Last week’s performance (8 June) wasn’t the first that sent watchers into a spate of groans. The leader of the opposition, once again, ignored an open goal (this time in the form of rebellion against the Prime Minister). PMQs isn’t the poll-shaping, impression-changing event we political junkies want it to be – the time spent keeping up with politics by the average voter is minuscule – but political events such as these do shape the perceptions of the people who cover them for newspapers and TV, meaning Starmer’s disappointing performances are likely to lead to disappointing coverage elsewhere.
How much of a problem is this? Currently Labour is beating the Conservatives by a margin of five to six percentage points in the polls. While not as great as the 20-point lead some commentators were adamant was achievable, that represents clear progress from Labour’s 2019 election result. If an election were held today, Starmer would almost certainly be entering Downing Street with Labour the largest party in parliament, albeit 20 or so seats short of a majority.
We should not forget, however, that we are two years away from the next general election being due. Apathy towards the incumbent party from its supporters is somewhat inevitable in a period like this, and generally those supporters do rally, at least partly, for polling day. While a five-point Labour lead should be good enough in a campaign, it shouldn’t be thought of as impregnable two years out from one.
This raises two questions. First, could Labour be doing better? And second, is Keir Starmer the problem?
The answer to the first is almost certainly. But on the second, there are perception problems with Labour itself that have yet to be unpicked, and these have little to do with the party’s present leader. On identity, it struggles. Its perceived credibility on the most important issues of the day are mixed. It is much improved from where it was under Ed Miliband and Jeremy Corbyn, but as a brand Labour is still untrusted on the economy. The Labour leads you see over the Tories on economic issues have more to do with the Tories falling than Labour rising. I’ve been writing that line for over a year now. It’s a boring, exhausting line but it’s true. Nothing has changed. Voters aren’t yet enamoured with Labour, they’re just overwhelmingly turned off from voting Tory. While there have been a number of Tory converts to the Labour cause – more than there were last year – they aren’t as significant as the number of Tory converts to apathy.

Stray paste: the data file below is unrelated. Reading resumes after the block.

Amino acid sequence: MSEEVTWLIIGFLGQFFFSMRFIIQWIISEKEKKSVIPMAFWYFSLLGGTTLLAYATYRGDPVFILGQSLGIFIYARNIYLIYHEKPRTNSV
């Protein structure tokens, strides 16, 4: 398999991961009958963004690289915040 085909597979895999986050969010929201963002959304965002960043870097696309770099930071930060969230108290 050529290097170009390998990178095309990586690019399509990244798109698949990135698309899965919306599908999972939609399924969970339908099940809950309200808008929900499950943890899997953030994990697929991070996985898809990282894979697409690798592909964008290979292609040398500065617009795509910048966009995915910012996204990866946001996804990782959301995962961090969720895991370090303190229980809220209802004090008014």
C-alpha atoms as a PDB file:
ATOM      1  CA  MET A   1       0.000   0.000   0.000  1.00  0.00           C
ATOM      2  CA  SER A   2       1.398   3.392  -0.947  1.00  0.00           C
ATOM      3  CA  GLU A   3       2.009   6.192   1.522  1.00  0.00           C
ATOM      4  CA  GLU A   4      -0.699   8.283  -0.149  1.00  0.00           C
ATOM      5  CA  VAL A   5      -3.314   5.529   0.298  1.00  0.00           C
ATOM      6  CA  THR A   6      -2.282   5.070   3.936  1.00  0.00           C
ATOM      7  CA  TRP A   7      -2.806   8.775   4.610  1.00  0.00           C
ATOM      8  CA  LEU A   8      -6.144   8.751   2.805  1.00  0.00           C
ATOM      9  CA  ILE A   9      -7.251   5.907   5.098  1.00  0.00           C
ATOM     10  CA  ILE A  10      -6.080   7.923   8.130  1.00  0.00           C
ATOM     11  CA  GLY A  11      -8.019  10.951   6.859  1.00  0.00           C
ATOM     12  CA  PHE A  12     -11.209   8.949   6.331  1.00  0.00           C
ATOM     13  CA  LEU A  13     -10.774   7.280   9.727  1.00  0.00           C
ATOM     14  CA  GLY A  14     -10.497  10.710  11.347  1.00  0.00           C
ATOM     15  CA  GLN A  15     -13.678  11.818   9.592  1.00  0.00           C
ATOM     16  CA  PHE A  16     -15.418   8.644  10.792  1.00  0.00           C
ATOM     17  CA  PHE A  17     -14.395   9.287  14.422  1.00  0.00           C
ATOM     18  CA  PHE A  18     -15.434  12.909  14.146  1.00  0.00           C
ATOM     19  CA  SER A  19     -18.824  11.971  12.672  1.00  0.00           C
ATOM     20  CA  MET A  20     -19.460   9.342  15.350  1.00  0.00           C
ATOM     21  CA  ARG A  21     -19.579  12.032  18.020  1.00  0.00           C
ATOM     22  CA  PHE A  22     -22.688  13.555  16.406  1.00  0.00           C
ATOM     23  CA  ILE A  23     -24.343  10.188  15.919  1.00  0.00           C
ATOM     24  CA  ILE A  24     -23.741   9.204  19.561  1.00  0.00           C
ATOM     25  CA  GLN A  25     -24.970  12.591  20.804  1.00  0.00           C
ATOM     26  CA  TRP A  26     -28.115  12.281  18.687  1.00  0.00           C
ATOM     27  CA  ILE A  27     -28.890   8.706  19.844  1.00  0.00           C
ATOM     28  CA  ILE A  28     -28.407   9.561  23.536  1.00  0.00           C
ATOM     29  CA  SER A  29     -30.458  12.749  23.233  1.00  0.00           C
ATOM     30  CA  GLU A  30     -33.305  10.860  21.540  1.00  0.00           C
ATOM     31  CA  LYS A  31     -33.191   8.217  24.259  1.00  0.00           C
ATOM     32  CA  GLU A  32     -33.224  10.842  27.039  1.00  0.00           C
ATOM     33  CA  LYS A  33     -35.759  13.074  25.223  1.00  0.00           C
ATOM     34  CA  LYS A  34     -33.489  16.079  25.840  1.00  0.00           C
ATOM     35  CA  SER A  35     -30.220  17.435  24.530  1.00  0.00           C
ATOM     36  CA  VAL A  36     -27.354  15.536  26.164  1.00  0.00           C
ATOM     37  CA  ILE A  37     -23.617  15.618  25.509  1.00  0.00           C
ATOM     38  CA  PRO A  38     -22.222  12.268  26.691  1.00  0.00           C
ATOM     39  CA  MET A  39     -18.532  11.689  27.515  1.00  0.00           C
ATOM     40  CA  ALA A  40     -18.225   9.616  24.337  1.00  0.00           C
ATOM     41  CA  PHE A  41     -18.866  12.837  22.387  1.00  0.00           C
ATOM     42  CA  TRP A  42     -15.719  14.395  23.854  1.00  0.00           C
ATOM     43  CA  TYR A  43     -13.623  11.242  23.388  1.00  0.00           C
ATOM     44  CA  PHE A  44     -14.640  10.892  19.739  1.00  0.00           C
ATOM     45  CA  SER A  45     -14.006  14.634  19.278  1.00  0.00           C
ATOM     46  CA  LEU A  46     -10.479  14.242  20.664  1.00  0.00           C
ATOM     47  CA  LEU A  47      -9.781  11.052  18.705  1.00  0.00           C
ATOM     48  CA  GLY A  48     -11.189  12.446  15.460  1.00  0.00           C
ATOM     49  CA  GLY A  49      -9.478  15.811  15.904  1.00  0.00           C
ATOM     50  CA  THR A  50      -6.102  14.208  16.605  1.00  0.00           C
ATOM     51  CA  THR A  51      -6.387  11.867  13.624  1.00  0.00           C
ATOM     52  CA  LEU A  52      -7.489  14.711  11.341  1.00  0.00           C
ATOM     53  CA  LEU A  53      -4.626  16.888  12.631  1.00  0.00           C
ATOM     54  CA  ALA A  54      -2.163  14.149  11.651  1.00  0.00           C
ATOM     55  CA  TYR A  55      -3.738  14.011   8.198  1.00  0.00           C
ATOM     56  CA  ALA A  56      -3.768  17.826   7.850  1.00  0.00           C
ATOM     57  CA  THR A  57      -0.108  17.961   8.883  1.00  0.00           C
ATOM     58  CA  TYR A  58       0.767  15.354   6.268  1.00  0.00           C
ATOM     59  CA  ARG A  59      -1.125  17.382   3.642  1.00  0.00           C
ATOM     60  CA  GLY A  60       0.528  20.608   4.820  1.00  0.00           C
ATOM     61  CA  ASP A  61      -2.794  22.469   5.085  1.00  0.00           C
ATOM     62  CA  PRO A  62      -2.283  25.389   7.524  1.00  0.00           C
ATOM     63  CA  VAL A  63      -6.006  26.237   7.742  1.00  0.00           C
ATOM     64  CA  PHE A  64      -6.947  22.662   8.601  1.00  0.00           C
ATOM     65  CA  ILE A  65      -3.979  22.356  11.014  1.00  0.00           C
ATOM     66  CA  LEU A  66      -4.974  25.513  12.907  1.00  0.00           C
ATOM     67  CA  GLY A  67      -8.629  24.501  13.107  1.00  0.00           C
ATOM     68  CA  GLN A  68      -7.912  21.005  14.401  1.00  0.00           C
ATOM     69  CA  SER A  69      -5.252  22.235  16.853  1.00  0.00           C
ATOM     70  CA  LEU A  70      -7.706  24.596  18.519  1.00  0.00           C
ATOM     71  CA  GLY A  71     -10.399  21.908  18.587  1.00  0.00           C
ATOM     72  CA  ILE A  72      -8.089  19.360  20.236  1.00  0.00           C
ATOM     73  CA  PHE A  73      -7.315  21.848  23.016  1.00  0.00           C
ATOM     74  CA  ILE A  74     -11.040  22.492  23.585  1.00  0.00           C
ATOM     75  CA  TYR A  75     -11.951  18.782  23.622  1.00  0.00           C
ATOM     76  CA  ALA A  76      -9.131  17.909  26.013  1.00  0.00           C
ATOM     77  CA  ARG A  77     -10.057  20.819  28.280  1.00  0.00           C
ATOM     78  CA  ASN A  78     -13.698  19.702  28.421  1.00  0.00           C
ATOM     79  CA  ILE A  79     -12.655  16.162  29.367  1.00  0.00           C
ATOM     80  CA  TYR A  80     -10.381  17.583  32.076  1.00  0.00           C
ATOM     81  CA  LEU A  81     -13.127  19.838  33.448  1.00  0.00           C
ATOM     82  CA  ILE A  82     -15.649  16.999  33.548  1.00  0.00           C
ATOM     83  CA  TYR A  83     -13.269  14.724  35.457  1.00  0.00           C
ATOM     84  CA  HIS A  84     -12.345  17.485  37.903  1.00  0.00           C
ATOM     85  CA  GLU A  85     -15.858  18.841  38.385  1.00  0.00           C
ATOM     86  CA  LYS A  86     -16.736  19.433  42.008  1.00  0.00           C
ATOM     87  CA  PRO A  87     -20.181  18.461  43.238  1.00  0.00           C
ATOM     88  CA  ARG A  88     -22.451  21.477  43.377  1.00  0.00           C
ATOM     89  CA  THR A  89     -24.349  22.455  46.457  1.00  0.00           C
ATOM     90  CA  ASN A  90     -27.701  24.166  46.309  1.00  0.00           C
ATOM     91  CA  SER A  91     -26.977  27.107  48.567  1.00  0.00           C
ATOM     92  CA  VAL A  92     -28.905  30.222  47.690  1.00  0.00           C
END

What is interesting is that Labour is not benefiting wholeheartedly here. Starmer looks likely to be Labour’s first leader to win an election since 2005, but the statistical fact is he’s not much of an attraction. He’s polling better than Corbyn and Miliband, but that isn’t saying much. In a fascinating open-ended poll by JL Partners on what voters thought of Keir Starmer, 50 per cent offered a negative view. Just 26 per cent said something positive.
The verdict on Starmer, two years into his leadership, is an awfully bland one: boring. Bland, too, made an appearance in the list of words voters used to describe him, as did useless, weak and untrustworthy. The main positive traits were honest and competent, but they looked awfully isolated in a word cloud of the data by James Johnson, JL Partners’ co-founder.
Boring might not necessarily be a bad thing, as Martha Gill argued for the New Statesman in March, but there’s a difference between voters thinking you’re boring and thinking you’re non-existent. To too many voters, Starmer is a non-entity. They barely know who he is, let alone what he stands for.
This is causing problems. There are two main reasons why soft Conservative voters are reluctant to turn to Labour. One is a perceived lack of competence from Labour; “they would spend too much” is the view of 26 per cent of soft Tory voters in work done by Chris Curtis for the Labour-aligned think tank Progressive Britain. The other – more important, in my view – reason cited is “they are unclear about what they stand for”. Starmer and Labour are the opposition, the de facto alternative to the government. Yet voters, including those who might be sympathetic to Labour, are unclear about what to think because they are unclear about what the party is anymore.
We often forget that after David Cameron ascended to the Tory leadership in December 2005, he failed to make a significant impression on the public for two years. As late as 2007 you had Conservative MPs hankering to be rid of him, fearful that his campaign to soften the Tory brand would turn off the base. His numbers looked similar to what we’re currently seeing for Starmer: a non-existent figure failing to make the political weather. But when the financial crisis hit and Gordon Brown called off an early election, everything changed. It was then that Cameron started to connect with voters; it was then that they were willing to give him a hearing, enabling him to capitalise on the desire for change.
Cameron proved able to animate voters and make use of apathy. Starmer’s Labour isn’t proving quite as successful, even though a crisis in the cost of living is in full swing and the Prime Minister is resented in the extreme.
In a previous post I wrote about how Ukip, Brexit and Boris Johnson have all pushed the electorate into being swingers, their tribal loyalties frayed. Britain’s electoral battlefield has never been better for the opposition, but to too many voters, Starmer doesn’t exist. The party’s problems go beyond its leader and are harming its ability to talk to the country, but two years into his leadership Starmer should be taking some responsibility for that.